Time To Go Home Now

My grandma passed away Friday night. The news didn’t come as a surprise to me…she was 84. In fact, she would’ve been 85 in a couple weeks and I can’t help but wonder if she just decided she didn’t want to be that old. She died in her sleep; quietly. No drama; no fanfare. Just done. I think that’s the way I’d like to go if I have a choice. One day I’ll just decide I’ve learned all I can from this life. I’ve done what I could to make the world a better place and prepared those I’m leaving behind to go on without me. Then, quietly, peaceful move on to the next phase of this journey. I like the way that sounds.

I’ve definitely been blessed in the grandparent department. Growing up I had three sets of grandparents and a great-grandma living within a mile of our house. My mom’s parents divorced when she was young and both remarried and stayed in the same small town. My dad’s parents lived on the property next door to us since I was five. My other (yes other) great-grandma lived further away, but we still saw her and my great-grandpa from time to time.

When I got married I was blessed with another set of grandparents. I am grateful they always treated me like their own granddaughter. A lot of people aren’t so lucky. Both of my great-grandmas were still living when Mitch was born. And I am fortunate to have two five-generation pictures from when he was about a year old. How cool is that?

It’s funny…as a kid it never seemed strange I had so many grandparents. I thought that’s the way it was for everyone. Obviously I have a lot of grandparent memories from my childhood as well. But my memories of my grandma who just passed are fuzzy. In looking back I realize I didn’t really know her all that well. As a kid, I guess it didn’t occur to me. She was my grandma…what more was there to know?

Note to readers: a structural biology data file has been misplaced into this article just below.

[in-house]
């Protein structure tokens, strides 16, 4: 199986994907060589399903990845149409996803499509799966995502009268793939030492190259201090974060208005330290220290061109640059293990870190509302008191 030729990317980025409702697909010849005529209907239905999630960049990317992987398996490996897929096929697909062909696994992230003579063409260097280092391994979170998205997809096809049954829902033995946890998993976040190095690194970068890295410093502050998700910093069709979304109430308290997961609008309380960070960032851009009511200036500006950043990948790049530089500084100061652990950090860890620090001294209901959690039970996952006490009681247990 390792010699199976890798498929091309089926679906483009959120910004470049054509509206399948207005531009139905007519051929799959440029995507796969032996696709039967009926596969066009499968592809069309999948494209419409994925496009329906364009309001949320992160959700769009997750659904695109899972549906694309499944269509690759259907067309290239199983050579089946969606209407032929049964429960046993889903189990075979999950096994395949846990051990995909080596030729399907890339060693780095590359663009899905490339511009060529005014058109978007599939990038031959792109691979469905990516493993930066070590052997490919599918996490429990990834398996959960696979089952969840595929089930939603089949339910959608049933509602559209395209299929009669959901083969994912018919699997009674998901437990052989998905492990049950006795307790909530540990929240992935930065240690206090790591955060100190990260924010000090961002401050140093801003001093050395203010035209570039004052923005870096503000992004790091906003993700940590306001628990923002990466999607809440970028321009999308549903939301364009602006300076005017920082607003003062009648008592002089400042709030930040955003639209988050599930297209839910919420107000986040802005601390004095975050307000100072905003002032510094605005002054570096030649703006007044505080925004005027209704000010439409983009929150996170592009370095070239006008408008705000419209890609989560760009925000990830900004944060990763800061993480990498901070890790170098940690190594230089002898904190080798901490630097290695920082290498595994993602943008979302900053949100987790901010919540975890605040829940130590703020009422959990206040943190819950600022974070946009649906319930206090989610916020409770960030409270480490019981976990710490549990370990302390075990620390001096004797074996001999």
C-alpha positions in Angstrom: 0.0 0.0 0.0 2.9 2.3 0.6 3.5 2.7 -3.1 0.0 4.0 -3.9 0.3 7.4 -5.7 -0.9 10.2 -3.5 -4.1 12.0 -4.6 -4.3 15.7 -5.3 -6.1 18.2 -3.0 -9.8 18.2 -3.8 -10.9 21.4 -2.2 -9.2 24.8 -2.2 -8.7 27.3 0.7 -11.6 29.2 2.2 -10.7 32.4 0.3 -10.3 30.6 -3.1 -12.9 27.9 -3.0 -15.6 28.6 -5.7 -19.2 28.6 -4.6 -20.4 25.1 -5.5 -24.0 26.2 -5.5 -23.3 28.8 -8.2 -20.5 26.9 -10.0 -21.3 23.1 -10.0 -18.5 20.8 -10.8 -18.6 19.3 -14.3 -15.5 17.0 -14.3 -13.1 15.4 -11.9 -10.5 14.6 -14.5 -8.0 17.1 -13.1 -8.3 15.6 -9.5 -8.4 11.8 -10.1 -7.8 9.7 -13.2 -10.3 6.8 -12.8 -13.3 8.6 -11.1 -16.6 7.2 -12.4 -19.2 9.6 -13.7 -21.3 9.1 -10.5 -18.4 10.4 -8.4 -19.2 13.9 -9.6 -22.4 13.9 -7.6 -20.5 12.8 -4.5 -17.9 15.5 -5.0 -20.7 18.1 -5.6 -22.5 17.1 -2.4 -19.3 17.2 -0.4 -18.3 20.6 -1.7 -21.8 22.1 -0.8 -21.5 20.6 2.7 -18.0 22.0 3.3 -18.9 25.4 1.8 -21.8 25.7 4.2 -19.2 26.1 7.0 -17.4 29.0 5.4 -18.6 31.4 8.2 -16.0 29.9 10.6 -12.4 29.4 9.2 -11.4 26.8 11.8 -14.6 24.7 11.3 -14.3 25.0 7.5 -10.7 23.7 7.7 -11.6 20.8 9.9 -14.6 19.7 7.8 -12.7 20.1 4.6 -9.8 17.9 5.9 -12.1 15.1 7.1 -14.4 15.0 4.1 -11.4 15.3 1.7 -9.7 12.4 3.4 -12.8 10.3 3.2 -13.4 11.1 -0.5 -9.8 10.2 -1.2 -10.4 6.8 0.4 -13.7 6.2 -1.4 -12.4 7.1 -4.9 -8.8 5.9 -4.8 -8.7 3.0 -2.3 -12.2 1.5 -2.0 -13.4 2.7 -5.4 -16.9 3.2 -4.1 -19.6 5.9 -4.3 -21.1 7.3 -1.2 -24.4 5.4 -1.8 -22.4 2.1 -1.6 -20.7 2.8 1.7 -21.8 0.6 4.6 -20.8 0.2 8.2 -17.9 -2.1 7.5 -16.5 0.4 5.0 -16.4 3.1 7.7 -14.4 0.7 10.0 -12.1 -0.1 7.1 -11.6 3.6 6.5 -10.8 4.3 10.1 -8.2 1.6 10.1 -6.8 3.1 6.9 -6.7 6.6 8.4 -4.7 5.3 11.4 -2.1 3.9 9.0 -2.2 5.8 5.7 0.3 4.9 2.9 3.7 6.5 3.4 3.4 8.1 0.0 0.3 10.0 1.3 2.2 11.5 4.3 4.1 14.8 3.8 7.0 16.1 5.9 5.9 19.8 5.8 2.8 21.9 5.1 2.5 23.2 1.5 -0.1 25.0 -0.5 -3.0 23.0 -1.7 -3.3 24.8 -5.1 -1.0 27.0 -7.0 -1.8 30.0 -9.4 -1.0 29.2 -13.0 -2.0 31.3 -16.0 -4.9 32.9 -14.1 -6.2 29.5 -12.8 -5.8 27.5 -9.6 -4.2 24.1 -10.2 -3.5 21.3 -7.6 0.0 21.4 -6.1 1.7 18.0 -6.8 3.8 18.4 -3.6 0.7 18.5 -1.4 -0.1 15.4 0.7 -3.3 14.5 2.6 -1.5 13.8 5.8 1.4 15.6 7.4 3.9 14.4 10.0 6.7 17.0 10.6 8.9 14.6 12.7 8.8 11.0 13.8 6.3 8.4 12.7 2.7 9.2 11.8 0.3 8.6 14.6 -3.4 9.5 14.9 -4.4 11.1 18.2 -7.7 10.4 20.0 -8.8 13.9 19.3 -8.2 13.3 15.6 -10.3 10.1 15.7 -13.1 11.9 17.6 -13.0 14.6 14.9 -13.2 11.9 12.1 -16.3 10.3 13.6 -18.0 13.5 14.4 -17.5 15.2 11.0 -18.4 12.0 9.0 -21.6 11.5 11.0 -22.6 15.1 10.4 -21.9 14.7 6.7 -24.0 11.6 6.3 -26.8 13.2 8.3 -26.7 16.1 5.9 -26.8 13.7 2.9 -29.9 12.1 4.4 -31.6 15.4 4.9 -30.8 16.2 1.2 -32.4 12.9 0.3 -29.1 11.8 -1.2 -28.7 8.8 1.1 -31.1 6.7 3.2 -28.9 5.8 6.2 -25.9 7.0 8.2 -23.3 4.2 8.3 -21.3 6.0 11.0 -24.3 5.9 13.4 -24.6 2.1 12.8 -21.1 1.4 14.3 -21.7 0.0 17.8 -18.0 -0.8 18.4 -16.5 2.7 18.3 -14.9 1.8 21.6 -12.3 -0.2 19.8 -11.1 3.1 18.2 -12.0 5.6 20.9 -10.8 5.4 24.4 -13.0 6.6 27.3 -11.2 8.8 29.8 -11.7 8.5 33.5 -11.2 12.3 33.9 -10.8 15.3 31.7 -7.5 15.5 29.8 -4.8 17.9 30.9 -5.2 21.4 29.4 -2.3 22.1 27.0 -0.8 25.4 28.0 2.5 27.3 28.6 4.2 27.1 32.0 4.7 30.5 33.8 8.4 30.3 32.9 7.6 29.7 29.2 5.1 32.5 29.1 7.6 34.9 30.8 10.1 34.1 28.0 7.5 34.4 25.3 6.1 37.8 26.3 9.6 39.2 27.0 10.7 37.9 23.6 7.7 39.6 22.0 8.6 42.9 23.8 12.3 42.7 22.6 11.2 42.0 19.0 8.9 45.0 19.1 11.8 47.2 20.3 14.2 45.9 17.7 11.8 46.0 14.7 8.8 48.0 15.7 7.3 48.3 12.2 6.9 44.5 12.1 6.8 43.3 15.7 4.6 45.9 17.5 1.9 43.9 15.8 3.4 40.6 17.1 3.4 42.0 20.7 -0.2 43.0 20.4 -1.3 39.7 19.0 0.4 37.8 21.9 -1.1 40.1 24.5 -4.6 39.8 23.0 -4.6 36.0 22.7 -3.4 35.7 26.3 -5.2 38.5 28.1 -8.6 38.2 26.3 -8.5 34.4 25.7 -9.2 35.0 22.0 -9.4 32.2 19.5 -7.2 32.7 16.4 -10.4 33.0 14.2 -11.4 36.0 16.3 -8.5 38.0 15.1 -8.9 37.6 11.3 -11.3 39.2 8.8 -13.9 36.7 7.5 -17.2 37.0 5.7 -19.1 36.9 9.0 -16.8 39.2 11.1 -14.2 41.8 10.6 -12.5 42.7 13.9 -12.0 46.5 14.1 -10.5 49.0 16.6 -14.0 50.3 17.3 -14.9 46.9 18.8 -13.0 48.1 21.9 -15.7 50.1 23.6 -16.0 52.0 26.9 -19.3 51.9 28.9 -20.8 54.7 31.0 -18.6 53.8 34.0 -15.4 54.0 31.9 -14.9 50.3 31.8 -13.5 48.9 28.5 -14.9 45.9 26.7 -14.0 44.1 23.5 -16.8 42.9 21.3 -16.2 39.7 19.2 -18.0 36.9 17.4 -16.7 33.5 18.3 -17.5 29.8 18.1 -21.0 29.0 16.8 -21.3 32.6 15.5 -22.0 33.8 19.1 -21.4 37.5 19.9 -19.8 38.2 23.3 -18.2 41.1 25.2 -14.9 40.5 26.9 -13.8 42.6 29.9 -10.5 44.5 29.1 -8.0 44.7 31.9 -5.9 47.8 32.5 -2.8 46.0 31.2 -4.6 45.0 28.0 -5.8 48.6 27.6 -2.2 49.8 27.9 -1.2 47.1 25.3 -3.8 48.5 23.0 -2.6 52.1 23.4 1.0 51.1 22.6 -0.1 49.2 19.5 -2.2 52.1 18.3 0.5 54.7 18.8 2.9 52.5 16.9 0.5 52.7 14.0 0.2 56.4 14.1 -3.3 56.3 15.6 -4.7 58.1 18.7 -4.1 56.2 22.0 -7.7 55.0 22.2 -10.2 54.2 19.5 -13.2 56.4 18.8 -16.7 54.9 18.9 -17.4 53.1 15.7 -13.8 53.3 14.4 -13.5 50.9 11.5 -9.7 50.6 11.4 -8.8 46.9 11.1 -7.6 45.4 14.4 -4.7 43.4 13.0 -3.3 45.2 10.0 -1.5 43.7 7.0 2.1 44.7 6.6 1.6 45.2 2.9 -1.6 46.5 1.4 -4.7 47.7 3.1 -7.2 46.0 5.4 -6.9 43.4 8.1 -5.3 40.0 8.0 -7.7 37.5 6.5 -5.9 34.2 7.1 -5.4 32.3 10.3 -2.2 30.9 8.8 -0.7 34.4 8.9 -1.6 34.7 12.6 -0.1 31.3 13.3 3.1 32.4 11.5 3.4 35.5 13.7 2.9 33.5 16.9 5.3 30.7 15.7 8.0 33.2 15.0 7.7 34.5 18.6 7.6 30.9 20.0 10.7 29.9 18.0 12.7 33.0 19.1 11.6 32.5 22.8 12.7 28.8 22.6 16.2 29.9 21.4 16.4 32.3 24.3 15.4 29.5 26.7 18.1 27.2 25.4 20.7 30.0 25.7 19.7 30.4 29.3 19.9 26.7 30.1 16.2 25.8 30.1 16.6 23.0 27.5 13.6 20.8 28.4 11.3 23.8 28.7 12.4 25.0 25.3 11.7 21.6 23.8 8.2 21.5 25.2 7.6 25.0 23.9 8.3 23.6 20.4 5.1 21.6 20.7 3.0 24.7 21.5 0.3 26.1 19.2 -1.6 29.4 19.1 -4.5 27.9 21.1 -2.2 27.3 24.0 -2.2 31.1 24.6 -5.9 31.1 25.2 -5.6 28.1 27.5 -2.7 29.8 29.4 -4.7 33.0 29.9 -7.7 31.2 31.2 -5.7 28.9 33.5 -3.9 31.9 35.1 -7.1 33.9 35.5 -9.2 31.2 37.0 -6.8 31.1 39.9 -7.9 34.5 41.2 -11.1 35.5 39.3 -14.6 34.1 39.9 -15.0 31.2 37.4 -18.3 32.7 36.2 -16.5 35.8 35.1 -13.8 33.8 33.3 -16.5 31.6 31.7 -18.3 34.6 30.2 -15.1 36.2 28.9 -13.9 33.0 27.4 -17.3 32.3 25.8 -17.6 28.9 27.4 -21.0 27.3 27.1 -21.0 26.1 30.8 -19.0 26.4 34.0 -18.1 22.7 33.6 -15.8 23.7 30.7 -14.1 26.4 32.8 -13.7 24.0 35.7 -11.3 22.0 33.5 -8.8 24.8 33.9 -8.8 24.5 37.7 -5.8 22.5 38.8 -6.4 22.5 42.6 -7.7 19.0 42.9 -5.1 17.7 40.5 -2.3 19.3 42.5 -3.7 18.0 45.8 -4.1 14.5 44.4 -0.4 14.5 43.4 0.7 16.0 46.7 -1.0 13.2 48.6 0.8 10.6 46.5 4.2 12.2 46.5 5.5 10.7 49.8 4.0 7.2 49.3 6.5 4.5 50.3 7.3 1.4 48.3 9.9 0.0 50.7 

Growing up my grandparents owned the café in the small town where we lived. We spent a lot of time there as kids. Helping grandpa wash glasses behind the bar or riding with him and my uncles in his old panel truck to the dump. My favorite part was drinking the occasional milkshake that got made by mistake. When I think back, I don’t have as many specific memories about my grandma as I do of my grandpa. She was the cook and the kitchen was small. We weren’t allowed in there much.

After they sold the restaurant we would stop by their house to visit. Though I don’t remember my grandma being mean in any way; I also don’t know if she really wanted us around. Granted…four little kids can be a handful. But it seemed like it wouldn’t be long before she told us it was “time to go home now”. Funny I remember that exact phrase. I do remember every year we would stop by on our way to the Puyallup Fair and she would give us each money to buy something. But I definitely have more vivid memories of my grandpa who smoked cigars and collected stamps and coins. I often sat in the chair next to his desk to see what he was doing.

As an adult I have to wonder if my grandma was really happy with her life. She always had a smile on her face and she was loved by many. But I think sometimes that smile was a cover for something…sadness maybe. Though my guess is she would never admit that. And as I think about her life, I’m contemplating my own. If I should live to be her age, I have about forty more years on this earth. Pondering death always has me rethink life. Was she happy with the life she lived? Will I be?

Thinking about death also reminds me I have a choice in how I live.  And I sometimes feel like I need to make big changes when I contemplate the end. Kick more ass, make a bigger difference, care less what people think, tell the truth, love with abandon. The truth is those are all worthy pursuits and things I strive for. But I’m also working on being kinder to myself, more loving and accepting of myself. I don’t want to use those lofty goals as a way to beat myself up for not reaching them every day.

I think the lyrics of this song by John Michael Montgomery say it beautifully:

Life’s a dance you learn as you go
Sometimes you lead, sometimes you follow
Don’t worry about what you don’t know
Life’s a dance you learn as you go

I really believe that’s the way life is. You never get it down perfectly…you learn as you go. So grandma, wherever you are, I hope you learned all you came here to learn; that you were happy with your life and you know you were loved. It’s time to go home now.